Hospital managers have been told to immediately identify extra intensive care (ICU) capacity to deal with an expected surge in Covid-19-related admissions in the next two weeks.
Health Service Executive chief executive Paul Reid warned of the “unthinkable” consequences of hospital capacity becoming exhausted, with the numbers being treated for the disease having increased by 40 per cent in a fortnight.
Concern among Ministers and senior health officials about the ongoing surge in infections has grown and hospitals will now move to a crisis footing. This will see non-urgent care postponed and patients who can be discharged moved on to make space for the expected arrival of more people sick with the disease.
Private hospital capacity will also be used while non-Covid admissions will be avoided if possible to create extra capacity for pandemic-related admissions.
In a letter to hospital managers and the chief executives of the hospital groups, Mr Reid warned that “the entire health system, both hospitals and community healthcare, are now under very serious pressure”.
He said modelling from the National Public Health Emergency Team (Nphet) suggests the rise in cases “will not abate, at least in the short term”, meaning that “the pressure on our hospitals will continue to grow, and in turn the situation in ICU will continue to deteriorate”.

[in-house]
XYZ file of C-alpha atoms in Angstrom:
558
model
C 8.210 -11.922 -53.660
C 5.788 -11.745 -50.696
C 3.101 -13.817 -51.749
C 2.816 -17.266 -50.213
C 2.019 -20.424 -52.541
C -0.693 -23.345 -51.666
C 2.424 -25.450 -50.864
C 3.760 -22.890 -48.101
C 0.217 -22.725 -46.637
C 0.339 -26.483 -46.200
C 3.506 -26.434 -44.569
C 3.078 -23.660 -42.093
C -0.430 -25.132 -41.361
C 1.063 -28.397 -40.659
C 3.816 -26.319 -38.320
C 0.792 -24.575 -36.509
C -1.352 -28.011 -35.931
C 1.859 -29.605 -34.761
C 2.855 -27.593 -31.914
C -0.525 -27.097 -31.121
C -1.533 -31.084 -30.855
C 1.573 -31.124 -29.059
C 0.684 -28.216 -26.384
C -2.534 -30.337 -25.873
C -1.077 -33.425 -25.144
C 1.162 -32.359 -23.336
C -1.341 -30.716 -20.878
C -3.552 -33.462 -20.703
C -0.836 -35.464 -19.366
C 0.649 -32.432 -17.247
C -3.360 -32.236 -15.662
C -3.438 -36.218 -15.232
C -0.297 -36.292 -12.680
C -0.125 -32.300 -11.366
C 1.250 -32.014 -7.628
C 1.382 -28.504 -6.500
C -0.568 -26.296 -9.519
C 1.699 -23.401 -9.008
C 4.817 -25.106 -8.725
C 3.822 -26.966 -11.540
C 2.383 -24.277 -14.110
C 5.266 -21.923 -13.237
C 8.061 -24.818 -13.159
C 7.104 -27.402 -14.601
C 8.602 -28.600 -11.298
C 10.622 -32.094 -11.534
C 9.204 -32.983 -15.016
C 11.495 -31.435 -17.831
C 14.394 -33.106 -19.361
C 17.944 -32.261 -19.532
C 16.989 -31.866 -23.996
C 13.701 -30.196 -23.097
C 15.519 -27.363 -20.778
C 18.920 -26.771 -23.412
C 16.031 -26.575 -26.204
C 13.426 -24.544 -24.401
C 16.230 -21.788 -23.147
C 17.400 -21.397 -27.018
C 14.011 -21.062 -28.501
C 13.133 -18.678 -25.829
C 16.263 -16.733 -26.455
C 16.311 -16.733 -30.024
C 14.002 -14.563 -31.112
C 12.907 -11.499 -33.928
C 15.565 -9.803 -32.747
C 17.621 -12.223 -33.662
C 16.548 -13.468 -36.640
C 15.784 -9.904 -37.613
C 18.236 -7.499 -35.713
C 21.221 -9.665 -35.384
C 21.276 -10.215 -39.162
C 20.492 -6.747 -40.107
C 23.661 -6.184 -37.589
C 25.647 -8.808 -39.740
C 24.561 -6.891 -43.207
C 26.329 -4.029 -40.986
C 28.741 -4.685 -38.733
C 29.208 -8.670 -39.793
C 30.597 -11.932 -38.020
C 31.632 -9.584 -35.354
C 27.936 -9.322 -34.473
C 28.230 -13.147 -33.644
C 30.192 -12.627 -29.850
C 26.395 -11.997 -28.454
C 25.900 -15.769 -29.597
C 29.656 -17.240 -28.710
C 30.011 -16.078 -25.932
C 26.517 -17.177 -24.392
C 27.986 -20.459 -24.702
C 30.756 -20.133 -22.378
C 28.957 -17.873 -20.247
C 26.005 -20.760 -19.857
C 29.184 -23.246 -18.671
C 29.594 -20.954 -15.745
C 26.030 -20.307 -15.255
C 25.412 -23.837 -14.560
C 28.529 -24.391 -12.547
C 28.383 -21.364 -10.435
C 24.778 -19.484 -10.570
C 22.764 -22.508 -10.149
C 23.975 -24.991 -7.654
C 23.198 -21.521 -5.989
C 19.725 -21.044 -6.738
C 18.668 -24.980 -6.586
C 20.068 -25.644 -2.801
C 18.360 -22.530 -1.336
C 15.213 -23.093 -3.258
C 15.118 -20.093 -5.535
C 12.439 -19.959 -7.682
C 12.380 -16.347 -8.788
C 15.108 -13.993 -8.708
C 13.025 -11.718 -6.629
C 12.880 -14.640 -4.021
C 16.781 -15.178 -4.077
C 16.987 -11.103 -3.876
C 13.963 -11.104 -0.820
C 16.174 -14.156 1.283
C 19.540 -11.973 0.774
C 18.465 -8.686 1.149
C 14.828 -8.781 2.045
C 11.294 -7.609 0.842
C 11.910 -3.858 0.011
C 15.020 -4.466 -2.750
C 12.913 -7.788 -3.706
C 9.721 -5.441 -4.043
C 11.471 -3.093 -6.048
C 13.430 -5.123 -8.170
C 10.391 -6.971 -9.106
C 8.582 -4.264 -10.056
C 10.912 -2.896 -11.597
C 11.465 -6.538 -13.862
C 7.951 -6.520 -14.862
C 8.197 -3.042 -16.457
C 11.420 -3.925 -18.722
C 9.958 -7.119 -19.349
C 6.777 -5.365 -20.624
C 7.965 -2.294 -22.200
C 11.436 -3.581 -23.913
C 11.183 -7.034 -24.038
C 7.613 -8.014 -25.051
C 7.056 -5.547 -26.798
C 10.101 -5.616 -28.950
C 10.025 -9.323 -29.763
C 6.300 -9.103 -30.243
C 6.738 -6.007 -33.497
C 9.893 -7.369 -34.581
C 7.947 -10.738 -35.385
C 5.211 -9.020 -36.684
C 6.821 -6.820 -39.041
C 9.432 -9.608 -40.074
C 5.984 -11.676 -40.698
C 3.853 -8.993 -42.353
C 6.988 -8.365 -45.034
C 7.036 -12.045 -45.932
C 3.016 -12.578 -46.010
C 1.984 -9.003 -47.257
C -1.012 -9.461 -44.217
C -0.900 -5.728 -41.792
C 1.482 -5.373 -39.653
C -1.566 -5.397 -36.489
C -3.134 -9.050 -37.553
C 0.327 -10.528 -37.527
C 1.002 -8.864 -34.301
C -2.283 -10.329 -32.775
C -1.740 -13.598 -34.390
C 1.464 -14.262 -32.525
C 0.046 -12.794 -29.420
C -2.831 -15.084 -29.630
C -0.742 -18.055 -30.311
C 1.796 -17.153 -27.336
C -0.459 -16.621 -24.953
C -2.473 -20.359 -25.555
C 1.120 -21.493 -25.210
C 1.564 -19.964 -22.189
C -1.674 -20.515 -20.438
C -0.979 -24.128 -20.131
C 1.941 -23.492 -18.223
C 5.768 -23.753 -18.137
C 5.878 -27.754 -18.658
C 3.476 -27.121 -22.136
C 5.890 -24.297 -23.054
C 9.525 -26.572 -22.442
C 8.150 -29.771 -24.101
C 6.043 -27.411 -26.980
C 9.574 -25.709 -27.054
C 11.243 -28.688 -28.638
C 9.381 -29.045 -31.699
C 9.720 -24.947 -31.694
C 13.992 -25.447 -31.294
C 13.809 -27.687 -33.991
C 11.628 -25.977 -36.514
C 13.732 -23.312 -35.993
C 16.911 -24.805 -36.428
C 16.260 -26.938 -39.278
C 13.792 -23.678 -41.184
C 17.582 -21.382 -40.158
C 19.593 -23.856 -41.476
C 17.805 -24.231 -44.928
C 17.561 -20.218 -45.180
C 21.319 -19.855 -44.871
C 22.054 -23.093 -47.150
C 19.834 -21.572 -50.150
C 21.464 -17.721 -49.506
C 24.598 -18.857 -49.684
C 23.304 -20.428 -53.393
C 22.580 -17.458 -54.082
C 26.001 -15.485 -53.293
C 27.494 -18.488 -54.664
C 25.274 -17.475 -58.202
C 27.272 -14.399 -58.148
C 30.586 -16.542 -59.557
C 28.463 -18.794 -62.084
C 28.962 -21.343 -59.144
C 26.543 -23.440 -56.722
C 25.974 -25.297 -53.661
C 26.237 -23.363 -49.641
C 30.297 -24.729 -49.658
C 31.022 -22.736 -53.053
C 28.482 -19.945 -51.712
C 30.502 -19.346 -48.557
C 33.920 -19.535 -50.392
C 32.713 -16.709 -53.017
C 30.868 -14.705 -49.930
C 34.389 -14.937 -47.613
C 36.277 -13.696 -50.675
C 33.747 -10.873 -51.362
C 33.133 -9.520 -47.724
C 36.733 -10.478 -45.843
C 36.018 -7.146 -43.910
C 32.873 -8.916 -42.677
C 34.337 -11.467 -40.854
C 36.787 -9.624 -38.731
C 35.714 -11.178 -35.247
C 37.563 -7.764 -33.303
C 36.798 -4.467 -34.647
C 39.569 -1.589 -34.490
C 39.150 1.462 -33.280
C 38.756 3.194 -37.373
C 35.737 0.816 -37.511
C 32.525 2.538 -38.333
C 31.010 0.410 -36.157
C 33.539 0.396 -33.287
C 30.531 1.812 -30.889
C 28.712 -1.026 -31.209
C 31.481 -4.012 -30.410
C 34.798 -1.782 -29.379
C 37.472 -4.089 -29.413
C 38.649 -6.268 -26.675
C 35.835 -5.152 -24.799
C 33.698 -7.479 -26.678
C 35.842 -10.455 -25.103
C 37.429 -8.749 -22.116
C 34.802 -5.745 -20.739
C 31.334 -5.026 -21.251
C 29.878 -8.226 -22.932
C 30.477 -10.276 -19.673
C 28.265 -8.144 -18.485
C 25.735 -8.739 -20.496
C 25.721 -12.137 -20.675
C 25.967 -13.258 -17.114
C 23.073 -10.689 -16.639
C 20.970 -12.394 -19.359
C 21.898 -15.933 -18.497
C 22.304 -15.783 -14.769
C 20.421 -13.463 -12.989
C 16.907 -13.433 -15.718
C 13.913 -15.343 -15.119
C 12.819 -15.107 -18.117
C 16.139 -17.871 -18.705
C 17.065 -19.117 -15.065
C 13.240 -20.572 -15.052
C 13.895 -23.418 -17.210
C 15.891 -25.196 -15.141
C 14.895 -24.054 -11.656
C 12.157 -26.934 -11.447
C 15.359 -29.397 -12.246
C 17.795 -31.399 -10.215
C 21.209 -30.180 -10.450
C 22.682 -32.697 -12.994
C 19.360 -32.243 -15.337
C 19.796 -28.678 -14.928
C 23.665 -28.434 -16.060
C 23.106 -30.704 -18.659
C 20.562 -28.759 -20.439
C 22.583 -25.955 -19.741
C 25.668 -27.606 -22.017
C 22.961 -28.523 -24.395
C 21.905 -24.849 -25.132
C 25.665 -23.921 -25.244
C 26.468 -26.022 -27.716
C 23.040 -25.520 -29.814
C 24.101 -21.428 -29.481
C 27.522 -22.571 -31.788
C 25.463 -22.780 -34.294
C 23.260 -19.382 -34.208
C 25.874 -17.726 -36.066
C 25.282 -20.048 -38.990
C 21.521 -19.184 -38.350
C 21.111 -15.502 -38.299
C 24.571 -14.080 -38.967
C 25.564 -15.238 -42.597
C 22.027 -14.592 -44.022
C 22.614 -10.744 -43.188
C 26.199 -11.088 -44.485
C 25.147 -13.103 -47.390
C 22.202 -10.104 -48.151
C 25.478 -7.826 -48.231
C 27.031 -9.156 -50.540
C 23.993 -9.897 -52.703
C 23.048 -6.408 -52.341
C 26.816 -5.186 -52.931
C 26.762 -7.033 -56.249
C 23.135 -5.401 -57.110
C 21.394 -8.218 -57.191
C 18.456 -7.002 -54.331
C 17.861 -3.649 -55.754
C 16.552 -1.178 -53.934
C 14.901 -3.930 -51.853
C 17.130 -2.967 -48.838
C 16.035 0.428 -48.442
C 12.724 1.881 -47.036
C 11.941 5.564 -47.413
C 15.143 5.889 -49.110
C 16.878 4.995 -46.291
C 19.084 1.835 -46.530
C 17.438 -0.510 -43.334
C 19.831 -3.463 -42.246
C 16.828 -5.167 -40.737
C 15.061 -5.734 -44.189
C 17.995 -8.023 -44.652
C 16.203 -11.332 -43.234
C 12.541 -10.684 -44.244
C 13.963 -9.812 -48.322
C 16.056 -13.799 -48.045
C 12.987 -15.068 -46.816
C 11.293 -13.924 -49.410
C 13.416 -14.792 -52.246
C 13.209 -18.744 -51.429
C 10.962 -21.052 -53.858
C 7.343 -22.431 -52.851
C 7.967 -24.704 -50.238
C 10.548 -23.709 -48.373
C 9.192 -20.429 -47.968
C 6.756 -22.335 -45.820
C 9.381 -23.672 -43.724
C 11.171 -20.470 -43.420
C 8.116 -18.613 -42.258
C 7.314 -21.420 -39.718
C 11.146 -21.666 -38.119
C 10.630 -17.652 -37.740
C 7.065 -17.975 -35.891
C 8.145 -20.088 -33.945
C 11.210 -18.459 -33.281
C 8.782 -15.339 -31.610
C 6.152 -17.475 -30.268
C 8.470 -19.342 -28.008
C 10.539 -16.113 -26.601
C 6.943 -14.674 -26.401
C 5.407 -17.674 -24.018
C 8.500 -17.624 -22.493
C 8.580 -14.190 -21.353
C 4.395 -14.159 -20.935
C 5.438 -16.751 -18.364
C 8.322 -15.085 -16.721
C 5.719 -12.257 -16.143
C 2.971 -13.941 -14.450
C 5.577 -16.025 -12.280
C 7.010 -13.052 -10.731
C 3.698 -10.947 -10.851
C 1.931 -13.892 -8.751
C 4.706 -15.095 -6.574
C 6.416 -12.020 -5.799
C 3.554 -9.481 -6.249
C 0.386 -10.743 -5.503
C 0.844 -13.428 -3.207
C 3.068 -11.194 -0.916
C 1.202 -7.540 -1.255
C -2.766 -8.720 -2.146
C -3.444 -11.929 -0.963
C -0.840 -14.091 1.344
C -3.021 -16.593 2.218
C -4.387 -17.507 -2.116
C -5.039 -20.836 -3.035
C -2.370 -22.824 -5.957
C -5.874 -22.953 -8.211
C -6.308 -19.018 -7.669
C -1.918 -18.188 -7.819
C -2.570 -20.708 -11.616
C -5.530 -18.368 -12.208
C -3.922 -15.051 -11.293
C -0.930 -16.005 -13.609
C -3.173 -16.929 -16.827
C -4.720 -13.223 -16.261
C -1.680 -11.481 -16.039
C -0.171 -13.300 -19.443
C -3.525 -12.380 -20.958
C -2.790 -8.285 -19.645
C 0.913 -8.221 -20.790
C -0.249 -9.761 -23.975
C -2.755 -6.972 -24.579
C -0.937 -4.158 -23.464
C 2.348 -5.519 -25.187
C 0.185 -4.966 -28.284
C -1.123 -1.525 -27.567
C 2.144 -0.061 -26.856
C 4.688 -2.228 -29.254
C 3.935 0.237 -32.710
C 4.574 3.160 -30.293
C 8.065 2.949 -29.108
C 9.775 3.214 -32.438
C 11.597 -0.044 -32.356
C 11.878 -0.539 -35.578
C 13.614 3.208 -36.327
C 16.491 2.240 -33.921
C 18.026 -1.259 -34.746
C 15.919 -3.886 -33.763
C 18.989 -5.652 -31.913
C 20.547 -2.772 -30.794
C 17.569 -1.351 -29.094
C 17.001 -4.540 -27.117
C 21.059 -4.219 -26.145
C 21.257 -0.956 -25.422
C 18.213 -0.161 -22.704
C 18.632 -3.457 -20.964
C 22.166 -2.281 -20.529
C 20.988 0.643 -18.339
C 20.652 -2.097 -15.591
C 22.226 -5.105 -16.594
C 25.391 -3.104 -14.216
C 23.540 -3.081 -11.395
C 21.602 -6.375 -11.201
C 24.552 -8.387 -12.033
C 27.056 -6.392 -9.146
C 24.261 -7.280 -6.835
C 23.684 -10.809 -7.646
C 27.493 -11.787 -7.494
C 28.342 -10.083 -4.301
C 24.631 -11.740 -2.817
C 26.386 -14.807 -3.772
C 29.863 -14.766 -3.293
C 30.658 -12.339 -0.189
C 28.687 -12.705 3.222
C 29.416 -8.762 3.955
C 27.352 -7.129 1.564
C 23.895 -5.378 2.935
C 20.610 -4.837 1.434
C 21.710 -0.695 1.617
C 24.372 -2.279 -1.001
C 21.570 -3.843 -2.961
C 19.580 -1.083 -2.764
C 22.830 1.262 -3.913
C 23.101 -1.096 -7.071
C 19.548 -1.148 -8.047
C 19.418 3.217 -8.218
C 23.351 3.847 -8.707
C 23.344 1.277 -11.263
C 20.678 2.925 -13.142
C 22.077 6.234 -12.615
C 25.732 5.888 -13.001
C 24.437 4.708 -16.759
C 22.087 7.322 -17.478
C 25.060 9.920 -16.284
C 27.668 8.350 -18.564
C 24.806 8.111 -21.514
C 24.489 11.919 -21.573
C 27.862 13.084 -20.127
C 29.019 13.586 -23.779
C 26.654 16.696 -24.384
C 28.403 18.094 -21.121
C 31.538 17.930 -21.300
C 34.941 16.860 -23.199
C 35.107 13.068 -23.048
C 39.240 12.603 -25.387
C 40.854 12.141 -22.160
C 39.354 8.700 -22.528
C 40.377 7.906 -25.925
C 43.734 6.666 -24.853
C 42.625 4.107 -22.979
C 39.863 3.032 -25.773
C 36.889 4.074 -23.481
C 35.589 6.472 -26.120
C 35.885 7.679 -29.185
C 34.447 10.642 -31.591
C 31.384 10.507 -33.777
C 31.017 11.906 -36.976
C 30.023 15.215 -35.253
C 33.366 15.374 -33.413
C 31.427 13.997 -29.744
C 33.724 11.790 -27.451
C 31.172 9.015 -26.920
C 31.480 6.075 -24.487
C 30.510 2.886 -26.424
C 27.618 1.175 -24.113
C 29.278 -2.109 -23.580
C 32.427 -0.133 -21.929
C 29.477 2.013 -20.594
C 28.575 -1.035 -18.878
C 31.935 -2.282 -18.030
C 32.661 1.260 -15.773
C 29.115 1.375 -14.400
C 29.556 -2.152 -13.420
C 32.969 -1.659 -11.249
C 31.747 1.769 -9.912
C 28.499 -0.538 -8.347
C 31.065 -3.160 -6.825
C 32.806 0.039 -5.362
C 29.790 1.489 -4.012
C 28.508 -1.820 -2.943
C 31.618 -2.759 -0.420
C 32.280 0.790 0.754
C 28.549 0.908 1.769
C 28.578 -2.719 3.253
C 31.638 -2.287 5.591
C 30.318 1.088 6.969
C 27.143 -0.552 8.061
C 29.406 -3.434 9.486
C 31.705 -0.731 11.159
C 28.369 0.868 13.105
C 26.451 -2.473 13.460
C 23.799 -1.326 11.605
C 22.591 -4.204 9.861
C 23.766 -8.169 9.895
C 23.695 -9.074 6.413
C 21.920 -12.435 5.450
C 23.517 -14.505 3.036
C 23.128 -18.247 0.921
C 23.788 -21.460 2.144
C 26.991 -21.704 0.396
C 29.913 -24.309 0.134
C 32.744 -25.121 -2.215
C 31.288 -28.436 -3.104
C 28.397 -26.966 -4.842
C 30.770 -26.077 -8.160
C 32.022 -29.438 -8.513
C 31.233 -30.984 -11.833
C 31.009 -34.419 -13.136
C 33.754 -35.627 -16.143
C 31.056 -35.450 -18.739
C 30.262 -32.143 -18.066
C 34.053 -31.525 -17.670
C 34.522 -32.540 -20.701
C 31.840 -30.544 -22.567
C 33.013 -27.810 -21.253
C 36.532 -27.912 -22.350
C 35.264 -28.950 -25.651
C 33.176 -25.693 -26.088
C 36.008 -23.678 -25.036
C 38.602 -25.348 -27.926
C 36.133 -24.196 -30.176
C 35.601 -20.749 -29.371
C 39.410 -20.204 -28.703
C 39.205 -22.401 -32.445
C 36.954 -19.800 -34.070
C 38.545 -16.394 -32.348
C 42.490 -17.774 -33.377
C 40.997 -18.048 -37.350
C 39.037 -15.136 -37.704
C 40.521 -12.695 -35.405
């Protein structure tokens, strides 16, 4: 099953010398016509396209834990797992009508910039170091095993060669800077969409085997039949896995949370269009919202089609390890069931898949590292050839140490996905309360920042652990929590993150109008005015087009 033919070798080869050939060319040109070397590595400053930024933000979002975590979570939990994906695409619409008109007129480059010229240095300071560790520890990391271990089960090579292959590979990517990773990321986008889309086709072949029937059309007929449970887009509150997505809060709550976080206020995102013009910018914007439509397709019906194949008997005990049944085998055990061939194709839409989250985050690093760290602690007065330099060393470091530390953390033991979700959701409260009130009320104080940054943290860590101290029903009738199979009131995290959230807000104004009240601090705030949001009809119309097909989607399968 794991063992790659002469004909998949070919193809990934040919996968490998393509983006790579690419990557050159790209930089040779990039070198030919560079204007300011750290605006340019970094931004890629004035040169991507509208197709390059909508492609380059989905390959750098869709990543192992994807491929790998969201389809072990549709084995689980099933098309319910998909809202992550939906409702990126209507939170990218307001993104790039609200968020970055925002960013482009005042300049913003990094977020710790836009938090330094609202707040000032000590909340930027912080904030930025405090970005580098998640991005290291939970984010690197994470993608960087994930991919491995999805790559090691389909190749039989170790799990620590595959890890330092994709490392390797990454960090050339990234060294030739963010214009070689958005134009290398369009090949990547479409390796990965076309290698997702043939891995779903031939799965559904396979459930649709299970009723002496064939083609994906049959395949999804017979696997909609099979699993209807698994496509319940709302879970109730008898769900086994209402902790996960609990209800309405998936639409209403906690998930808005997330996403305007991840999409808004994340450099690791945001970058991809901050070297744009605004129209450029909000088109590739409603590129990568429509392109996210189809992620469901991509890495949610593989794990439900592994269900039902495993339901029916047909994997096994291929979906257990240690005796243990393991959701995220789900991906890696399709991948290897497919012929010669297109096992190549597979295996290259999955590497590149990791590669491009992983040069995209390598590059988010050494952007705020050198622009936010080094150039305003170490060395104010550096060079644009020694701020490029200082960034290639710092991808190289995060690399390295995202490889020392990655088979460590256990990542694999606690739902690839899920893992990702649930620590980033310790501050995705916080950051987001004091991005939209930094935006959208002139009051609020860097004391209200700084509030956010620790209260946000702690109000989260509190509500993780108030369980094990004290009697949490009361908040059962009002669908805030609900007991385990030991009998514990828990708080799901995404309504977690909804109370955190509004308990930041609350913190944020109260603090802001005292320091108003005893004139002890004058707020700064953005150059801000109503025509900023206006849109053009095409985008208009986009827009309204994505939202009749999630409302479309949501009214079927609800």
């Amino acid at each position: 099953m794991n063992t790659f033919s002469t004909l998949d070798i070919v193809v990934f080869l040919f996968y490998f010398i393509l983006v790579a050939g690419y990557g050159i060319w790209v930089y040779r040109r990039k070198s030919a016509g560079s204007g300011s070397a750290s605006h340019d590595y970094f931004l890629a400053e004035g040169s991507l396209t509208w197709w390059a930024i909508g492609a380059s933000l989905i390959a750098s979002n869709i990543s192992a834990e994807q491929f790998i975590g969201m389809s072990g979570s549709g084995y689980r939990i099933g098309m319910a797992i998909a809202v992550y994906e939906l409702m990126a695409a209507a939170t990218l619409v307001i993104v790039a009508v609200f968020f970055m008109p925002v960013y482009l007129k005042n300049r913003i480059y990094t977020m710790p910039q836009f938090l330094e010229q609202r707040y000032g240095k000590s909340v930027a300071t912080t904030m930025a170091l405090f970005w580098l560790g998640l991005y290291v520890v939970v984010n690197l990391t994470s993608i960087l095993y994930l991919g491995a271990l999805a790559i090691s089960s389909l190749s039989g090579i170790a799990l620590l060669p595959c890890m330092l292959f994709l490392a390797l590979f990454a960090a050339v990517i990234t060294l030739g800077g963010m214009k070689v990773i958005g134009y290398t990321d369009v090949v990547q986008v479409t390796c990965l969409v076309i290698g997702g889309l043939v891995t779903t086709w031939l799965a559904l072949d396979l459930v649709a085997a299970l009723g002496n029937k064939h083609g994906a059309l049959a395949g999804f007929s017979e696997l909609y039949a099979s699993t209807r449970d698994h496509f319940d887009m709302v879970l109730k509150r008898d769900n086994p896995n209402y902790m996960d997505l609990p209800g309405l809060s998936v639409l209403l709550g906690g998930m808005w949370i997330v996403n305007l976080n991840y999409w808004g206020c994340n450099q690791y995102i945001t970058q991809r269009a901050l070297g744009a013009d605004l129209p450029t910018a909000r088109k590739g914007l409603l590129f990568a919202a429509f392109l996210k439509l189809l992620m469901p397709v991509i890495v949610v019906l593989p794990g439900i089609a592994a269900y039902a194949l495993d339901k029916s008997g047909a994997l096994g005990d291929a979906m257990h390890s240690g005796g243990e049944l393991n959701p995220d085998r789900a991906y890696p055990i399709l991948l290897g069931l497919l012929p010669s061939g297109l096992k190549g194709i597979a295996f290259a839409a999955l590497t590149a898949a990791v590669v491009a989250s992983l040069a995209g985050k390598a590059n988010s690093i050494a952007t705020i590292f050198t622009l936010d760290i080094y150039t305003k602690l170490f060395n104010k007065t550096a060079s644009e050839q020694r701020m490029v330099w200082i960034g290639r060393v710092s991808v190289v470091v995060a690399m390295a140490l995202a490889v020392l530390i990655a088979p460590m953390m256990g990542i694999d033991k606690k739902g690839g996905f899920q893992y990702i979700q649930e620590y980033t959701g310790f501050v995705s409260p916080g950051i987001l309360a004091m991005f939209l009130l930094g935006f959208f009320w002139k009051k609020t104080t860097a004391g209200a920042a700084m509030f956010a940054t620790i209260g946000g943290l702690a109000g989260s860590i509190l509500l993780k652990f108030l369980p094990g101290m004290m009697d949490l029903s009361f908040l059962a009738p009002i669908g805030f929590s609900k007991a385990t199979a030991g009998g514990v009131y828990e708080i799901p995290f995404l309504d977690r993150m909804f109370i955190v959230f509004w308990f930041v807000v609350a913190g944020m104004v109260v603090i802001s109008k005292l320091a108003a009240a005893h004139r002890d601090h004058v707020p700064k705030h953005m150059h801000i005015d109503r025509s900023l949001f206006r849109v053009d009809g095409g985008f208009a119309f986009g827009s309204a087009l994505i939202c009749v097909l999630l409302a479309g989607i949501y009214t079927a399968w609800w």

The Department of Health reported a further 4,650 cases on Thursday. The number of patients being treated in hospital was 643 (up nine on the previous day), with 118 in ICU (down one).
“If the disease continues to spread as it has in the past two weeks, we face the prospect of any remaining capacity being insufficient to meet anticipated demand,” Mr Reid wrote.
“Clinicians in ICU inform us that the system is already facing increasing difficulties in meeting the needs of patients who require specialist high-dependency care. The consequences of such an occurrence, although unthinkable, are also well-understood by each of you.”
Senior officials said the move to a crisis footing in hospitals was already under way, with many elective procedures being cancelled in recent days.
Speaking at a media briefing, Mr Reid warned of “significant” curtailment of services in some larger hospitals. Staff would be redeployed, he said, to assist frontline colleagues dealing with Covid cases.
As a result, the level of physiotherapy, speech and language therapy, and occupational therapy provided next month is likely to be half of what it was last December. Elective procedures could be cut by as much as 65 per cent, according to HSE chief operations officer Anne O’Connor.
Meanwhile, Minister for Education Norma Foley has said antigen tests will be provided to primary school children where another child in their pod has tested positive for Covid-19.
Where two or more cases arise in a class within a seven-day period outside of the original pod, antigen testing will be offered to the full class. The tests will be made available from November 29th.
There was controversy on Thursday when the Oireachtas authorities said they would provide free antigen tests to people working in Leinster House. The Government parties immediately said that their TDs and Senators would pay for any tests.
When the matter was raised in the Dáil, Ceann Comhairle Seán O’Fearghaíl said it was not correct to say that a proposal had been made to offer Oireachtas members free tests, though this was the view of several TDs who earlier attended the Business Committee, where the plan was first raised.